Wednesday, March 05, 2008

All the Classic* Movies That I Have Seen

1. Only Angels Have Wings (1939).

Cary Grant played a snarky guy who had been jilted by a former girlfriend and now had difficulty relating to any female. So totally not the type of guy I can identify with right now...

The film was one of those subtle thrillers in which the arrival of a key character was announced with a flash of lightning and a sound of thunder.

And yet in spite of it all, I kinda liked this film. If nothing, its ending was very memorable and emotionally satisfying.

Though I was kinda surprised to see Jean Arthur of all people -- an actress best known for playing homebodies like the mother in Shane and demure reporters like the one in Mr. Deeds Goes to Town -- playing a showgirl. Granted, she didn't fit the image one usually thinks of when one thinks of showgirls. (There's no way Ms. Arthur would ever be mistaken for, say, Jane Russell or Joan Blondell.) But she managed to pull it off.

I was even more surprised to see Rita Hayworth make an appearance. And though she played a character named Judy, Cary never once said the obvious “Judy, Judy, Judy” line so often attributed to him by celebrity impersonators. Yet another Hollywood myth bites the dust.

2. Holiday (1938).

Yet another Cary Grant movie. No, I don't have a thing for Cary Grant but I do admire his movies. And quite frankly, who wouldn't want to be a member of any club that has Cary Grant and Katharine Hepburn in it?

This movie has been eclipsed by its more well-known successor The Philadelphia Story, which is a shame. Both Grant and Hepburn gave memorable performances, and Lew Ayres actually managed to play the type of character I didn't think was possible -- an alcoholic character which was actually sympathetic.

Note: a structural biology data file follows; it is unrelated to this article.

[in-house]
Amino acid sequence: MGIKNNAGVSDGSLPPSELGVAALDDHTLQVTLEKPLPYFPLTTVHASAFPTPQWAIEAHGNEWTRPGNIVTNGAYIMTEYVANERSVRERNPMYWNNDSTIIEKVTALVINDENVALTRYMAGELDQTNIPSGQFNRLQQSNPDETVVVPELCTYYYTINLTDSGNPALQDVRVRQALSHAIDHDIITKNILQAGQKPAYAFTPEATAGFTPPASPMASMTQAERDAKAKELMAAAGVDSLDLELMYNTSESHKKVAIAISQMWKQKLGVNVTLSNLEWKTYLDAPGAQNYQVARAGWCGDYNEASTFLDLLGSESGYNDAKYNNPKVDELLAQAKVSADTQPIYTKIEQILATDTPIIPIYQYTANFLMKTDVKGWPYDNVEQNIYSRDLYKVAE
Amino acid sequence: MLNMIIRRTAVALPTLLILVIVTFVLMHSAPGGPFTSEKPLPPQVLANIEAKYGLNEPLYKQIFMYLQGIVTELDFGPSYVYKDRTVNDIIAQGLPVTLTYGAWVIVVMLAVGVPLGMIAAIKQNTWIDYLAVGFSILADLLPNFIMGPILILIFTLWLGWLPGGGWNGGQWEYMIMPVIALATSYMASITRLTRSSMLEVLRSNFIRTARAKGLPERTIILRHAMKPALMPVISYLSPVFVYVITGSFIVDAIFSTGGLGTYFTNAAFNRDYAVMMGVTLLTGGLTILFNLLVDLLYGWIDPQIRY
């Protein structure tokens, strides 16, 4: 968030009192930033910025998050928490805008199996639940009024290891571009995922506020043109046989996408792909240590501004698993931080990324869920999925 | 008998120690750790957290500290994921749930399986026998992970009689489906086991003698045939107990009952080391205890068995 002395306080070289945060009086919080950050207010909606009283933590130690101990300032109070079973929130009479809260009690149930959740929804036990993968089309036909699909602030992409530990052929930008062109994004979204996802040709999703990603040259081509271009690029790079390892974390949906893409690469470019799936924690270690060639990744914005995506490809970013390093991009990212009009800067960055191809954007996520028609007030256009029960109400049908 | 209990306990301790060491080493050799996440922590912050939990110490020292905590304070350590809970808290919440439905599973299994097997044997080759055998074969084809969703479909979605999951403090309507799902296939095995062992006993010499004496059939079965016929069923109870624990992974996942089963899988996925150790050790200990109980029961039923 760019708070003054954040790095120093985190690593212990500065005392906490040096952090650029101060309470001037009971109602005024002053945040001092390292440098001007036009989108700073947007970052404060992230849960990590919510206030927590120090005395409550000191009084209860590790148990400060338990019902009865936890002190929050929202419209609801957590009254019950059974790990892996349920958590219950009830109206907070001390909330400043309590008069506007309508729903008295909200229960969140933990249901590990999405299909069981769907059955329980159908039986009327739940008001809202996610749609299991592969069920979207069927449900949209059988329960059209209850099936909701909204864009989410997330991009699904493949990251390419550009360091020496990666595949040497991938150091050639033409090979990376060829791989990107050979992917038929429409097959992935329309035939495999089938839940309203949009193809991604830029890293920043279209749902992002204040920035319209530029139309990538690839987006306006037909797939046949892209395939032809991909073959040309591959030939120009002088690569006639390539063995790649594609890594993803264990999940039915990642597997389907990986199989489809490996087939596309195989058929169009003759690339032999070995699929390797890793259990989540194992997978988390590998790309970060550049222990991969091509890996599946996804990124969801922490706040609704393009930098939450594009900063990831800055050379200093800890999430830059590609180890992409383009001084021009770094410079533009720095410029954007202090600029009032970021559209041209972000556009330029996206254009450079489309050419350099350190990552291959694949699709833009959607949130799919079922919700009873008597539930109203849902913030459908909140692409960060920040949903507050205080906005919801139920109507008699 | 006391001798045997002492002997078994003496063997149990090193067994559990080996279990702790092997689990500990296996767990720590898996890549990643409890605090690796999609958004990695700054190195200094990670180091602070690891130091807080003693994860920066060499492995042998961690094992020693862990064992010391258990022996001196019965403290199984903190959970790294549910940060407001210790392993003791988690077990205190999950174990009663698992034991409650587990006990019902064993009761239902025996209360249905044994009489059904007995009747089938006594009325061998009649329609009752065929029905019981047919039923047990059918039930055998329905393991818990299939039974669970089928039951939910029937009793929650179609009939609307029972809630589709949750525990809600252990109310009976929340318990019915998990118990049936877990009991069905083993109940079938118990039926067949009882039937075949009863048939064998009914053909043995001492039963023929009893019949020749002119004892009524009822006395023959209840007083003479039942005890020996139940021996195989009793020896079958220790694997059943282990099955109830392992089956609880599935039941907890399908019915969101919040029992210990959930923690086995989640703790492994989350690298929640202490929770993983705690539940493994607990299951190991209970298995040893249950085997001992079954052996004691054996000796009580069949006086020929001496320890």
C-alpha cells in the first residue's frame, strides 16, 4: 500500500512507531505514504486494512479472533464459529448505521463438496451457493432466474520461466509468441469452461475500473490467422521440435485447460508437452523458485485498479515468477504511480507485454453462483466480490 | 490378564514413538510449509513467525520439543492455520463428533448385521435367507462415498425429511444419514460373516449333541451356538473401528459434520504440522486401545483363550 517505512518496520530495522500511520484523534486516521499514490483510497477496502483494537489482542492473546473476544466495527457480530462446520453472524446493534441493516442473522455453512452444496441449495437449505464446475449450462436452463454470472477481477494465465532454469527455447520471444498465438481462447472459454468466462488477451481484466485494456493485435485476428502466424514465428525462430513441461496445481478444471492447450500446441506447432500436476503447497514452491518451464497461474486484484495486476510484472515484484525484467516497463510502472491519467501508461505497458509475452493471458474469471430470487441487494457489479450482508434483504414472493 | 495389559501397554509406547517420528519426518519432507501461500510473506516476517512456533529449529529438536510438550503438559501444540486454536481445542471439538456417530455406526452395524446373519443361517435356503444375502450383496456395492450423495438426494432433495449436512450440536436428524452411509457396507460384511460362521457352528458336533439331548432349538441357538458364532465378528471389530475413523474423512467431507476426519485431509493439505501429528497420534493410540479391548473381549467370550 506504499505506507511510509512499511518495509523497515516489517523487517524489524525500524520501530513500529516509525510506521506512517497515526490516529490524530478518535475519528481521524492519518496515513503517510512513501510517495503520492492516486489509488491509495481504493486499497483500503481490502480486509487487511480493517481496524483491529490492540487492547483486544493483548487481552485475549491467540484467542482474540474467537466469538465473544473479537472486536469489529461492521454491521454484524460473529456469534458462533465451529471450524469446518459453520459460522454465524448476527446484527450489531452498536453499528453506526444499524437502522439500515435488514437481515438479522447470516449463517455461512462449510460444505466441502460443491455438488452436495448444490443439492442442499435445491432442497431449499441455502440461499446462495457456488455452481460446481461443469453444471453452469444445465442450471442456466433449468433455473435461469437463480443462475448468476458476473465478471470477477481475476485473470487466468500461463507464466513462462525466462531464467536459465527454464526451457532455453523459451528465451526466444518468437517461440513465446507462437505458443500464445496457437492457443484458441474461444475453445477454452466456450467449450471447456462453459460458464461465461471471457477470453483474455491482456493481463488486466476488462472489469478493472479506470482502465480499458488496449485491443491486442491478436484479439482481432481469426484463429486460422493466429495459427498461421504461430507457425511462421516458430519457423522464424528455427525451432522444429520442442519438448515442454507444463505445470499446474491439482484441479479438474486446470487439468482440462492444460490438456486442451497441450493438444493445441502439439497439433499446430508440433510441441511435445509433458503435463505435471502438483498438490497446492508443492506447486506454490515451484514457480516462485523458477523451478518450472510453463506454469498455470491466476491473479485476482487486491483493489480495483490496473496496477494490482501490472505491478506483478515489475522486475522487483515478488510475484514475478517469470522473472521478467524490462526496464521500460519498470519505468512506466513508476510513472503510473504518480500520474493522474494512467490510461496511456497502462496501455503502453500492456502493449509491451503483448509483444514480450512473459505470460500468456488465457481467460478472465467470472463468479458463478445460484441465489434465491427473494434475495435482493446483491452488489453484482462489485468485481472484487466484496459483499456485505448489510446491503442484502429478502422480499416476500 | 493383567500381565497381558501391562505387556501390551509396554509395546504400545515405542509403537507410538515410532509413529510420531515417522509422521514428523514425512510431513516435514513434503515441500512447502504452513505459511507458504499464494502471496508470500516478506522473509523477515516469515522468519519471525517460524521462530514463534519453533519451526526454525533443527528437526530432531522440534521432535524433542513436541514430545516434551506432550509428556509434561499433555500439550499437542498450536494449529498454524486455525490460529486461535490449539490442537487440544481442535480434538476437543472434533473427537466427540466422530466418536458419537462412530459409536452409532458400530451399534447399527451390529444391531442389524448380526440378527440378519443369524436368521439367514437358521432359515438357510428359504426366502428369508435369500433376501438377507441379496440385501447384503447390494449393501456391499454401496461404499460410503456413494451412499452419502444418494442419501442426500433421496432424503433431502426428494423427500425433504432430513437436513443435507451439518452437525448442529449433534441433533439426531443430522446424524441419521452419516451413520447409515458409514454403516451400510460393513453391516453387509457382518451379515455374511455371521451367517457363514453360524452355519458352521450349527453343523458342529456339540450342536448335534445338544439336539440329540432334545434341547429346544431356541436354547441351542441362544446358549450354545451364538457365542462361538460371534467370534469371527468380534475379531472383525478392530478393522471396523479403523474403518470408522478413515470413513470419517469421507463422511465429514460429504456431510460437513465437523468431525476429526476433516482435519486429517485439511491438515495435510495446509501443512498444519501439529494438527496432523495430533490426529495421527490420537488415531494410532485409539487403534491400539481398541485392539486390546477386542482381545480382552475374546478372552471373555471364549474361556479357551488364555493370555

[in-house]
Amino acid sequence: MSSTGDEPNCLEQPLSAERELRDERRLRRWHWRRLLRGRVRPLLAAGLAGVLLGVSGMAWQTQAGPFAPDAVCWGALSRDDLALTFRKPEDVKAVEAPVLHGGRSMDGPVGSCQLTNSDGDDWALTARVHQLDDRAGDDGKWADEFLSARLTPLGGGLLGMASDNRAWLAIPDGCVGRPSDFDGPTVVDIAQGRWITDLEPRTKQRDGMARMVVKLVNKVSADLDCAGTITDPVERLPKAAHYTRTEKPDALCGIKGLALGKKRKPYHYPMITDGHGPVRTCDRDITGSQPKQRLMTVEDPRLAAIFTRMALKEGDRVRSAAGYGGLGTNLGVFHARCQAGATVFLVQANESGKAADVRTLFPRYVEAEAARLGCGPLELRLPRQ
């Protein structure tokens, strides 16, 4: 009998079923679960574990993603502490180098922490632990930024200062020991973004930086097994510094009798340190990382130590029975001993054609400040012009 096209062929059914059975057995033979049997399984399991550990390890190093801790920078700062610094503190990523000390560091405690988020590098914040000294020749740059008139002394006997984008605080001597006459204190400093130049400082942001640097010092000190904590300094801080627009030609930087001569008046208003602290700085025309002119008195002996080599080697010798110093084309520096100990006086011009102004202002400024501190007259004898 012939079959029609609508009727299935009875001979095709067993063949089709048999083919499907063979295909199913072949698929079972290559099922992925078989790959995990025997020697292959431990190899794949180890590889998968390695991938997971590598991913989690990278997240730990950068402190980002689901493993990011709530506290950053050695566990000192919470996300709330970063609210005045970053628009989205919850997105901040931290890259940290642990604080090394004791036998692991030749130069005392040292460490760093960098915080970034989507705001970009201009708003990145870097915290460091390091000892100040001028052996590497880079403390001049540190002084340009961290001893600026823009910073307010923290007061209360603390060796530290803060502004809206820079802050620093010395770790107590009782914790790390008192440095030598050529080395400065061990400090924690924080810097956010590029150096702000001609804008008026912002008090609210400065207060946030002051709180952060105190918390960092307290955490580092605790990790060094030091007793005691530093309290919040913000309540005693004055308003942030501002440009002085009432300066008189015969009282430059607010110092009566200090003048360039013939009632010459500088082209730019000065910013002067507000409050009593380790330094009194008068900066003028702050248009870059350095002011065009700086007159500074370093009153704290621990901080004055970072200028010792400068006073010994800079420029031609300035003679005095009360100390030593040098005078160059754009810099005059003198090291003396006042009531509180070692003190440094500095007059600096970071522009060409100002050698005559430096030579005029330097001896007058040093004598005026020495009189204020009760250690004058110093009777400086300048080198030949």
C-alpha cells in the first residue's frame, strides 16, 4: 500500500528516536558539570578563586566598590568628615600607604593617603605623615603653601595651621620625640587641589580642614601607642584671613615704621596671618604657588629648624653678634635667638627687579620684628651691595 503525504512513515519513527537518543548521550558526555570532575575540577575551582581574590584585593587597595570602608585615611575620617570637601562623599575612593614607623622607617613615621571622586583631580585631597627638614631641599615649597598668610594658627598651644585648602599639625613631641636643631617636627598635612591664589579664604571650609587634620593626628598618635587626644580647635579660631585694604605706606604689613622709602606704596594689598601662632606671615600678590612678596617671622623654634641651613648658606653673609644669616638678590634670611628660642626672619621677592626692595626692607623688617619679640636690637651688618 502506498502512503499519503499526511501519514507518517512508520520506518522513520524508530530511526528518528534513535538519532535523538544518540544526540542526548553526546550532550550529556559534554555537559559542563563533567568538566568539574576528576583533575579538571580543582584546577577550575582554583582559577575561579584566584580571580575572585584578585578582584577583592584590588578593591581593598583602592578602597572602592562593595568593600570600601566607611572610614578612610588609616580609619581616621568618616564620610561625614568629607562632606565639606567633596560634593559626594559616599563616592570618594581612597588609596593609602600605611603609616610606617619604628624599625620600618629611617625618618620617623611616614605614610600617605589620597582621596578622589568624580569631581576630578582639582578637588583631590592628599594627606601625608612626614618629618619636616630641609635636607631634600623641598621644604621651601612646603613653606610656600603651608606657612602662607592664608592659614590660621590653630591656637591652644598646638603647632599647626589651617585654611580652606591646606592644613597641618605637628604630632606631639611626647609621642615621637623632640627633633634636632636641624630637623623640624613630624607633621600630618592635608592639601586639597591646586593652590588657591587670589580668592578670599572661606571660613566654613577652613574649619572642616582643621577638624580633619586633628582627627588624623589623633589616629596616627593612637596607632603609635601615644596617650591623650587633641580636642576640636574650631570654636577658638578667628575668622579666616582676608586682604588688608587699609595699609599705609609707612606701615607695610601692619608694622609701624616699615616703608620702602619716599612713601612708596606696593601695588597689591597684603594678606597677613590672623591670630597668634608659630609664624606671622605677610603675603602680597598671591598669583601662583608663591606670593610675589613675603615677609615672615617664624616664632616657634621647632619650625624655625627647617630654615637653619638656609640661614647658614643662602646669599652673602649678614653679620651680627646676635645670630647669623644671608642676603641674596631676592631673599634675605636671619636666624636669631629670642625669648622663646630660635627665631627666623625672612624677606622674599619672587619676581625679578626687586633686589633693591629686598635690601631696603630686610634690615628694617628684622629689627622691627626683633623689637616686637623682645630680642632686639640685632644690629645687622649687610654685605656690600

Perhaps, it was because Ayres's character displayed a certain self-awareness about his drinking that certain characters in more recent films (Sideways, Crazy/Beautiful, etc.) have not. Ayres' character did not really ask us to pity him for his condition; indeed, he showed far more pity for his sibling (played by Katharine Hepburn) than for himself. And though we were not really told the reasons for his constant drinking (there was some hint of a riff between him and his father but it was never fully explained in detail), director George Cukor wasn't above dropping a few hints that might or might not have meant something. (For example, the way he responded to certain remarks Ms. Hepburn's character made about Mr. Grant's character.)

Anyway, the result was an enjoyable movie that really deserved to be far more well-known.

* “Classic” in this case meaning “made before 1970.”

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